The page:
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OnlineCasinoLegal & Regulatory

Customer files lawsuit against BetMGM for covering up glitches with free bets

A New York bettor has filed a lawsuit against BetMGM, accusing the operator of sending constant free bets his way in order to prevent him from reporting game glitches to regulators, as reported by the Wall Street Journal.

mgm lawsuit

In a lawsuit filed in New Jersey Superior Court, Sam A. Antar alleged that BetMGM’s online blackjack and other games repeatedly disconnected from the servers, often while he had favourable hands, therefore wiping out potential winnings.

The lawsuit said that his winnings were not available to him until he deposited more money into his account. The situation reportedly fuelled Antar’s compulsive gambling habits, which included over $29m in bets in a nine-month period.

The customer complained about the issues to account managers and corporate executives, but claims he received free betting credits in response in order to continue gambling. The lawsuit noted that an account manager told Antar that the operator was compiling similar complaints from other customers.

A joint venture between MGM Resorts and Entain, BetMGM also operates a Borgata-branded online casino app in New Jersey. The lawsuit accused BetMGM, MGM Resorts, Entain and the Borgata casino of consumer fraud, racketeering and gross negligence, among other civil claims.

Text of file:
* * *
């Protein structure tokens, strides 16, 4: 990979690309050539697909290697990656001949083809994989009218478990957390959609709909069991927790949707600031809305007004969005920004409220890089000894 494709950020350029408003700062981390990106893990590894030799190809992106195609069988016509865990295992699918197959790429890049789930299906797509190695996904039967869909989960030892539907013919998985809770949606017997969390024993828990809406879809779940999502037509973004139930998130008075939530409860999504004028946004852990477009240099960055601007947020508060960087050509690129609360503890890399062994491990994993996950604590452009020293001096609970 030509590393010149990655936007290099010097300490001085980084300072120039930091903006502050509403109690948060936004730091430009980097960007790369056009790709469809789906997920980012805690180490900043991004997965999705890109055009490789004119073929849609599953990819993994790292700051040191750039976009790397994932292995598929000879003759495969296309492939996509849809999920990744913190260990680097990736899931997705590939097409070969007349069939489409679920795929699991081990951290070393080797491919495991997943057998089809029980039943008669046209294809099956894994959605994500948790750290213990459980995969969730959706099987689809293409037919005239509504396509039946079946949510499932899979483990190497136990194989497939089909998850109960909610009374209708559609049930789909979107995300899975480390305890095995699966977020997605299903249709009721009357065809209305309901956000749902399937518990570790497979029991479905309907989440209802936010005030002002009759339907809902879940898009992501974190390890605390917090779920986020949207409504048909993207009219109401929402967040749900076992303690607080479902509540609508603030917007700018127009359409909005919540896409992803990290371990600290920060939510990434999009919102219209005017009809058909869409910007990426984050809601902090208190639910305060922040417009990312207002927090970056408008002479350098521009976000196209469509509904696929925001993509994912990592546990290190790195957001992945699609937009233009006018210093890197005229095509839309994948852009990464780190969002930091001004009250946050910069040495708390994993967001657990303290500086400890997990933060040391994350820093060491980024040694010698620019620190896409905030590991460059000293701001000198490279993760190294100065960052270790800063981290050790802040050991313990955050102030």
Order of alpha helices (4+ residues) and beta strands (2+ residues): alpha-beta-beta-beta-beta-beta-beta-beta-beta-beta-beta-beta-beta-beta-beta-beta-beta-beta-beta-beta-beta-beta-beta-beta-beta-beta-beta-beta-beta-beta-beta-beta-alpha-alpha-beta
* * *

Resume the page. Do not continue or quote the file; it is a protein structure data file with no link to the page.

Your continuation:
Antar said that he experienced thousands of disconnections during his gambling, occurring every 15 to 30 minutes between May 2019 and January 2020. During this period, he made over 100,000 online bets.

He claims that BetMGM did not fix the issues because the games were profitable, with the customer instead given bonuses that at one point amounted to over $30,000 a month.

It is not the first time, however, that Antar has had a run-in with authorities. In 2019, he was accused by New Jersey prosecutors and the Securities and Exchange Commission of defrauding friends and family in an investment scheme, pleading guilty in New Jersey Superior Court to second-degree theft by deception.

Six years earlier, he was sentenced to 21 months in federal prison for taking $225,000 in a fraudulent investment scheme, part of which he spent on gambling.

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